Conservatives Do Their Best To Bash Net Neutrality


The climactic net neutrality showdown has begun: Following the release of Federal Communications Commission’s final proposal to enforce net neutrality rules, conservative advocacy group Protect Internet Freedom released a video bashing the FCC’s proposal to regulate the internet as a utility.

The video opens with a woman waiting to get her broadband installed but is interrupted by a barrage of bureaucrats who need to verify and document all of her online habits — from the type of webcam she uses to how much video and music she streams.

Protect Internet Freedom’s video paints the FCC’s plan as intrusive and overbearing, but seems to be an answer to political satirist and comedian John Oliver’s hugely popular video on net neutrality that aired last year. Oliver called net neutrality “hugely important” because it treats all data the same, allowing startup companies to uproot more established companies in the same arena.


Republicans have been adamantly against net neutrality rules, which require internet service providers (ISPs) to treat all internet traffic equally, since their inception in 2010. After a federal judge determined the FCC did not have the legal authority to enforce the rules in 2014, conservatives have vowed to try to shoot down any effort to reinstate them.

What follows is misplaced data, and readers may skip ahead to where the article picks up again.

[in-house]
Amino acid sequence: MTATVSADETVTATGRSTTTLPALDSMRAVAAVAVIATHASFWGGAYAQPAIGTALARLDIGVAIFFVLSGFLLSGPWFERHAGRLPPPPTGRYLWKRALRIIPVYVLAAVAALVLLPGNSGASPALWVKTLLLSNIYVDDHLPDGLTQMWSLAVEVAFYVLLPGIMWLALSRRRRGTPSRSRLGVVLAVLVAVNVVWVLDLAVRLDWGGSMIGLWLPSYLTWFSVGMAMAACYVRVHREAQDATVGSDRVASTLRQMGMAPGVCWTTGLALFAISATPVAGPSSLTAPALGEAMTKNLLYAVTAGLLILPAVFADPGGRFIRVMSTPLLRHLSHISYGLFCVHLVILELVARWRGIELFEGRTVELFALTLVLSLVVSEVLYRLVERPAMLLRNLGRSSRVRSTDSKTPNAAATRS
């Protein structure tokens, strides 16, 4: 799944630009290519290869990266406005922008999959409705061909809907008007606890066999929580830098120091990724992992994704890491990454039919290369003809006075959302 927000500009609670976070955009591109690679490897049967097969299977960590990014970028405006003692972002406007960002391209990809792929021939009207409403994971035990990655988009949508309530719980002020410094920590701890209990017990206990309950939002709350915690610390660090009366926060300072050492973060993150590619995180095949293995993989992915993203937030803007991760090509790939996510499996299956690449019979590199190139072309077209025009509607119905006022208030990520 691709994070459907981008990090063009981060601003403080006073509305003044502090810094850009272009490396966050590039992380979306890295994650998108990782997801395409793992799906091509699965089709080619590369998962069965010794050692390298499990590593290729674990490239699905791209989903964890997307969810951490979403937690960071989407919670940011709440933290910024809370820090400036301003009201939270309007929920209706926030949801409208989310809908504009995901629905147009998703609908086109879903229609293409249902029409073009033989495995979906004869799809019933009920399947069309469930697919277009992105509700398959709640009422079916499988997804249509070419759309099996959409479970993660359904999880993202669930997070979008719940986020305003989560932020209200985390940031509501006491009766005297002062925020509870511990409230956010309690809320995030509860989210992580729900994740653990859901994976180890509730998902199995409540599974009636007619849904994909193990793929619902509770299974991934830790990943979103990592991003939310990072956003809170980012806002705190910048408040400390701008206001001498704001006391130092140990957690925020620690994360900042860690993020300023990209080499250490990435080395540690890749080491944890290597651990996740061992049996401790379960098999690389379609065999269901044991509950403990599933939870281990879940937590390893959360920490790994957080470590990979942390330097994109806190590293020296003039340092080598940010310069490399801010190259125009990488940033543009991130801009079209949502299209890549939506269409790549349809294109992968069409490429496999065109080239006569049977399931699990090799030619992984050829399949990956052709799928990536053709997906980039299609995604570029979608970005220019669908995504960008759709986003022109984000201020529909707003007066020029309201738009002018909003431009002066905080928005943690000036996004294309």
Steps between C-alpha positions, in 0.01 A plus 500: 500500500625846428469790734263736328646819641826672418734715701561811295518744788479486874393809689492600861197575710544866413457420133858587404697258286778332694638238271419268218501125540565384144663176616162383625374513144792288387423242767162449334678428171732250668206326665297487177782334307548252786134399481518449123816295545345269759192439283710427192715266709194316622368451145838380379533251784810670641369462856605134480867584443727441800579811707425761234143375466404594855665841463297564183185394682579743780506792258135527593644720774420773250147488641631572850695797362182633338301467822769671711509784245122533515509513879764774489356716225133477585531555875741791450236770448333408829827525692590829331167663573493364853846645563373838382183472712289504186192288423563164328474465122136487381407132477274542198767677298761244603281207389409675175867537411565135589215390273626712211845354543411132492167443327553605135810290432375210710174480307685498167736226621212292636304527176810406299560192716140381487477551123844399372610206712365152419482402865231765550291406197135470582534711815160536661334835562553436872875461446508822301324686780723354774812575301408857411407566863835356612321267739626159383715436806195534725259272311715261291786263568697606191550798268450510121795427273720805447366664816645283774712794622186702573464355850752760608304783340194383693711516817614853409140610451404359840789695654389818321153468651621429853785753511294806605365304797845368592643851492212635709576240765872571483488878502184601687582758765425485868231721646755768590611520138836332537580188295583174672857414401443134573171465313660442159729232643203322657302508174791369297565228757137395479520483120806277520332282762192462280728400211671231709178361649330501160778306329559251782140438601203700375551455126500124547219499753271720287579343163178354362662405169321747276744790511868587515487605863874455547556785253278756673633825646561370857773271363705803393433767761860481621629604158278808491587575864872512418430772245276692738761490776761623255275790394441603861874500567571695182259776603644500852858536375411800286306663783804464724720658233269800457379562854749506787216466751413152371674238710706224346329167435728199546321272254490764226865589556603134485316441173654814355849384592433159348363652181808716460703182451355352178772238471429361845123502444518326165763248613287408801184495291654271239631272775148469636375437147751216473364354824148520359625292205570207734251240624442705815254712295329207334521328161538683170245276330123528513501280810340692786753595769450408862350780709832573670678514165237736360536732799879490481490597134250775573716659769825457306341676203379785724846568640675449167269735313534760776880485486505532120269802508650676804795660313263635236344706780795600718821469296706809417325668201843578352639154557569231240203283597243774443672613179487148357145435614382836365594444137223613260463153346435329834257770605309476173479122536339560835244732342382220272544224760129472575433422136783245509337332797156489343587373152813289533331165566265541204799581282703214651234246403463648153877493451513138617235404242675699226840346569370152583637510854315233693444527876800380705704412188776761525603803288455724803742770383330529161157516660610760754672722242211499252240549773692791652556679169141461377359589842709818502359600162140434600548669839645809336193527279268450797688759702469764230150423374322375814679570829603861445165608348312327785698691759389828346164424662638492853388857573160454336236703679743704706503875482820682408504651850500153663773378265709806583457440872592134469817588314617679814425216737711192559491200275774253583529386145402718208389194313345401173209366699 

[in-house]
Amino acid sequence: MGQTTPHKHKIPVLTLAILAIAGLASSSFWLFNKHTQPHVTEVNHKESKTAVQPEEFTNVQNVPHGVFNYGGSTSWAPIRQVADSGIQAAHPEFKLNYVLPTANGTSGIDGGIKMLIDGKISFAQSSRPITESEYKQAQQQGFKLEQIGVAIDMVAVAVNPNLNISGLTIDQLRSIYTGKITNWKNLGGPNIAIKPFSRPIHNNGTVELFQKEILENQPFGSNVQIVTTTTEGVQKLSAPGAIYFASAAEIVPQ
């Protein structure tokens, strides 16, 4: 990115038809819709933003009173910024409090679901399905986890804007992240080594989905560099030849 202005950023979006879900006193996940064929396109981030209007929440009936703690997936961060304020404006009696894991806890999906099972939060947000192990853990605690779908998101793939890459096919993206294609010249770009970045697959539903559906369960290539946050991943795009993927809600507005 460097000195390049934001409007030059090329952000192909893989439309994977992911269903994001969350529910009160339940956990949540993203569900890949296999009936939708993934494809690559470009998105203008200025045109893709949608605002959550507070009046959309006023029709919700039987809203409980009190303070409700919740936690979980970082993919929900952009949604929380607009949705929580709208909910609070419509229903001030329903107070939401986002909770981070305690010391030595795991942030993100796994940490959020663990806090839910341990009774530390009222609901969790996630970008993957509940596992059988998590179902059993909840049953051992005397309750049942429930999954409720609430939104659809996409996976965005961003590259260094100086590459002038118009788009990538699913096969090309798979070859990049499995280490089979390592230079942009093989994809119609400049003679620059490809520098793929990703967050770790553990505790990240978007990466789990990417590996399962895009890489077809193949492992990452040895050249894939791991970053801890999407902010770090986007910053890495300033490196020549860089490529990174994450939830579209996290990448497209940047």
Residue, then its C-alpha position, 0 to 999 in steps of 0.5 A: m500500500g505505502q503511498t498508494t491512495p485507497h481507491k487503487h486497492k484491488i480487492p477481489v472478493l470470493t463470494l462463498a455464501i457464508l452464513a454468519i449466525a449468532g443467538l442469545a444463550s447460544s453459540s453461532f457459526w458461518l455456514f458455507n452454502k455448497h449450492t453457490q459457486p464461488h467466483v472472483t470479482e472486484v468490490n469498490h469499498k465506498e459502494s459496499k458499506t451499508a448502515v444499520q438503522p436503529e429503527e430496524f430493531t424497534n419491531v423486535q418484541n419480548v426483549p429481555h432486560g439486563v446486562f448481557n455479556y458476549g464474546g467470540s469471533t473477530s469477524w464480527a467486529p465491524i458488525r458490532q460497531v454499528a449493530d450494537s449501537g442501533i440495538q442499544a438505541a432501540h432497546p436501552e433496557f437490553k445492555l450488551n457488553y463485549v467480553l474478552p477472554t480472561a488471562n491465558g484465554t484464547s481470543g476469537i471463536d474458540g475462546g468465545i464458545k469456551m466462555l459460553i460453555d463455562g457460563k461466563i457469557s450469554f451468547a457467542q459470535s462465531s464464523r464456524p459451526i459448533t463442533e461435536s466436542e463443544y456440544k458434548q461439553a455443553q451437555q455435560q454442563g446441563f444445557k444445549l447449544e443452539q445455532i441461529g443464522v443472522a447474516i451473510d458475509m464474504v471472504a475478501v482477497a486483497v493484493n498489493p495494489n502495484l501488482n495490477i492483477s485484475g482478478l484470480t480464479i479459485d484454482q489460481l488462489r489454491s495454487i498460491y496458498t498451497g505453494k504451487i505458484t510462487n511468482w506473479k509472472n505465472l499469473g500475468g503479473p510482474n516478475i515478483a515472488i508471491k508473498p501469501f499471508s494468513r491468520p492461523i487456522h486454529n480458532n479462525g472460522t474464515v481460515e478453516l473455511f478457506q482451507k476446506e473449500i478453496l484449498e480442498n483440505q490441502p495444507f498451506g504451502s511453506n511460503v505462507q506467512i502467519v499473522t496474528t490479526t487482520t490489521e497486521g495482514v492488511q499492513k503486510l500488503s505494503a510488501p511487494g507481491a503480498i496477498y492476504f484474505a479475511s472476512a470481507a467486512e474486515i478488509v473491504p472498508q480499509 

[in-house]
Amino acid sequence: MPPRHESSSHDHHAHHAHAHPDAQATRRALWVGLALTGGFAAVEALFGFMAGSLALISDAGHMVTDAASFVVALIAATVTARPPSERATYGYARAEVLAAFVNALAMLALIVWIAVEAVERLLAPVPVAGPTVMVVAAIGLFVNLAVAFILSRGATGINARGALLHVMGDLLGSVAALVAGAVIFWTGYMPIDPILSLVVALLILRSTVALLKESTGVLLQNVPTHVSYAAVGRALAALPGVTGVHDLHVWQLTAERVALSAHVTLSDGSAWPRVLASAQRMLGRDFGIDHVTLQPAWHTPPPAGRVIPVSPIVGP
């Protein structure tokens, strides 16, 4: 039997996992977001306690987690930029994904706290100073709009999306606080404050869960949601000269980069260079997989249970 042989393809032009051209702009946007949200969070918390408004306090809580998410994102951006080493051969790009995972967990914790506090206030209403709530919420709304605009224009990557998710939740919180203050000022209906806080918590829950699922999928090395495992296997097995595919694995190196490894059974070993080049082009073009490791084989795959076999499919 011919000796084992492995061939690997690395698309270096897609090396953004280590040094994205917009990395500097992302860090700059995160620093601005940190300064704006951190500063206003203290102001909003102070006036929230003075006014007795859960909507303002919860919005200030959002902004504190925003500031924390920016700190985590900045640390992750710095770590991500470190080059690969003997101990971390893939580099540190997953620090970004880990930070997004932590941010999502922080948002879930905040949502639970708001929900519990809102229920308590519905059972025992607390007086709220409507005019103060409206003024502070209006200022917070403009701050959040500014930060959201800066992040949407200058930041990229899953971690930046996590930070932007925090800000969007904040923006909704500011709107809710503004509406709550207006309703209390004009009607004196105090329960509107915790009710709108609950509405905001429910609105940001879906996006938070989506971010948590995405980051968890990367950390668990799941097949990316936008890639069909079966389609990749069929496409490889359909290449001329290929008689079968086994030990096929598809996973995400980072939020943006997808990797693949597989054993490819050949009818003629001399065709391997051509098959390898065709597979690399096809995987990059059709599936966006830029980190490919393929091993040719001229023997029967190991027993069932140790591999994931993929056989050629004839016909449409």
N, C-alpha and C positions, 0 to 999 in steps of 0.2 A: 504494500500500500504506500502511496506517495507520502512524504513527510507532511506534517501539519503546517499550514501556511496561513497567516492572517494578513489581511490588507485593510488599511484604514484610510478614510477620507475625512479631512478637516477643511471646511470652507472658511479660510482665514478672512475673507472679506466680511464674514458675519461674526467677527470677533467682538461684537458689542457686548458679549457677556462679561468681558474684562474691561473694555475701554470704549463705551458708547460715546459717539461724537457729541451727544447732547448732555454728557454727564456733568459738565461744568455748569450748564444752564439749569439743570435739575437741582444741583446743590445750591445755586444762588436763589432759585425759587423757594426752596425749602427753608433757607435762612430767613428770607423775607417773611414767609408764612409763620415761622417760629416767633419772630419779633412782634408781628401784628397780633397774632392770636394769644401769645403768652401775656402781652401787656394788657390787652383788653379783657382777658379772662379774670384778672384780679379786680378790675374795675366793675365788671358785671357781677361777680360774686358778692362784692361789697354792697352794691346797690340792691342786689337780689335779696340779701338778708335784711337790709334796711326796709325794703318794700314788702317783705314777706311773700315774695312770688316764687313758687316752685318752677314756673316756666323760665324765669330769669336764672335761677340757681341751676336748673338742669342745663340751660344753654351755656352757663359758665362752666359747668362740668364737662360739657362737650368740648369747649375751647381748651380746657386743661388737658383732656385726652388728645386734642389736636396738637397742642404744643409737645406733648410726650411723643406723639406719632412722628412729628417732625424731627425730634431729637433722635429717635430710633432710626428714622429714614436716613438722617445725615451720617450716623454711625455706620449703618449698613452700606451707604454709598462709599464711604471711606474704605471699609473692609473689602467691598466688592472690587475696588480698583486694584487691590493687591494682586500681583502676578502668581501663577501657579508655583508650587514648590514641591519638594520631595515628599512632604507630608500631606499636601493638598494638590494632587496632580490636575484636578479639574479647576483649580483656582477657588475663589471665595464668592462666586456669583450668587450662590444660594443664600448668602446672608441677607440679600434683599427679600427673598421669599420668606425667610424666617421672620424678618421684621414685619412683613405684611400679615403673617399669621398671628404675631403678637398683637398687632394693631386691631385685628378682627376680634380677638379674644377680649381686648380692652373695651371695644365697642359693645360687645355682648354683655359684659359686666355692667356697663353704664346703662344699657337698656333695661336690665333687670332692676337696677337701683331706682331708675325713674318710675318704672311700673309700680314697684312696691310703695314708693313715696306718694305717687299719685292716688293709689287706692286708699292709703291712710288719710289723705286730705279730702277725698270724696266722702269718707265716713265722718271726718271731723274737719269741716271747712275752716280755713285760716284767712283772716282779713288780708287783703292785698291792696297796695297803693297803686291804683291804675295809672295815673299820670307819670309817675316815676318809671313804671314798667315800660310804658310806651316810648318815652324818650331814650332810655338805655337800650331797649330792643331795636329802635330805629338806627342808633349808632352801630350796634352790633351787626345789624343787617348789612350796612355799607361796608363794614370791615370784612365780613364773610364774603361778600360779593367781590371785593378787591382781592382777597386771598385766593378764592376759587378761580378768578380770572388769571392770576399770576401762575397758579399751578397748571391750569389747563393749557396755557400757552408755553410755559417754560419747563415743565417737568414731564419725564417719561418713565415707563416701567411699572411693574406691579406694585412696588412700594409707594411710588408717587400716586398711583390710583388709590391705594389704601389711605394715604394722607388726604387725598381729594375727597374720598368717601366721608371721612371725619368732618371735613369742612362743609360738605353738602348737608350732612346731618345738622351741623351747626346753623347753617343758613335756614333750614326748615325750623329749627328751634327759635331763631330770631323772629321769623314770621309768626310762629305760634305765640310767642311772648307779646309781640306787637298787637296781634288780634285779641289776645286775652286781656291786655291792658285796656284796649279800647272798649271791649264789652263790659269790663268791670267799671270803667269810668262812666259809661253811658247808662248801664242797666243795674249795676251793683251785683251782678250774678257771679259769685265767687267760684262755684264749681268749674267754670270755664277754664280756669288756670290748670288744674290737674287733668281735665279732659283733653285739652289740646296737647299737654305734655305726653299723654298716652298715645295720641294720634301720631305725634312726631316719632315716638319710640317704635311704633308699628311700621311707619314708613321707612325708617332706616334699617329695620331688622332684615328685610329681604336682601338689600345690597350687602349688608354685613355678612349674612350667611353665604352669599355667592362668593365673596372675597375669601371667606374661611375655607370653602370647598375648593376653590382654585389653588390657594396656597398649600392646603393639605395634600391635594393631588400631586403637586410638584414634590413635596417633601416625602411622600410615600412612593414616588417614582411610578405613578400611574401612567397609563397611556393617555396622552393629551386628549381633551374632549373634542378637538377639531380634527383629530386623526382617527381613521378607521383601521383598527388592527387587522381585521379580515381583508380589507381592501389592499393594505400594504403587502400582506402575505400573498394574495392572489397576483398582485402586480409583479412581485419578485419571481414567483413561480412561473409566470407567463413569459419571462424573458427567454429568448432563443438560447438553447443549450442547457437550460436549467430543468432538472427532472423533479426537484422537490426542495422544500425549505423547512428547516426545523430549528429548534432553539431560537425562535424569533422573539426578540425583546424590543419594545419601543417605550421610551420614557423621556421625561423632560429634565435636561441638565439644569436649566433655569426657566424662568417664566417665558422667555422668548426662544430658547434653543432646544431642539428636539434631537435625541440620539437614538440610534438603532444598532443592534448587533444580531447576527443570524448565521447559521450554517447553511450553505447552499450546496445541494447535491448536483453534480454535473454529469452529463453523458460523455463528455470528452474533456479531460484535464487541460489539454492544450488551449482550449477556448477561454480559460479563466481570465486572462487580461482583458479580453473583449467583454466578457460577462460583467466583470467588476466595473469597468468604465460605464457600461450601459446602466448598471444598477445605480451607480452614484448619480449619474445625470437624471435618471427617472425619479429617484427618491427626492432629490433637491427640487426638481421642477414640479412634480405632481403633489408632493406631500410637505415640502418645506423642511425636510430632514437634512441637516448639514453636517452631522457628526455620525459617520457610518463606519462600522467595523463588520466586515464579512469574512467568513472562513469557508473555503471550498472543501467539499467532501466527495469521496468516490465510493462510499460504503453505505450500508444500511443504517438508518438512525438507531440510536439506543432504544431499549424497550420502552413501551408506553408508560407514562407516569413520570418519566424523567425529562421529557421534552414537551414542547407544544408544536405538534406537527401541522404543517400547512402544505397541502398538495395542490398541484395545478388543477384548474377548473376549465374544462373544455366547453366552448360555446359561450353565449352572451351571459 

Weeks before FCC Chairman Tom Wheeler released the agency’s latest proposal Wednesday, Republicans in Congress were already planning to undermine it. Politico and the Wall Street Journal reported conservatives believed treating the internet as a utility went too far and were planned to use their majority in both houses to pass legislation blocking the FCC’s proposal.

The FCC is set to vote Feb. 26 on its proposal, which not only gives the FCC legal authority under Title II of the Communications Act to regulate the internet as a utility, but bans fast lanes.

Previous FCC proposals allowed paid prioritization deals that let some online services, such as Netflix, pay ISPs extra to make sure their data was delivered faster than others, giving more profitable companies a distinct advantage over newer or less lucrative startups. The agency has since changed course, aligning its latest proposal with the White House’s plan announced in November.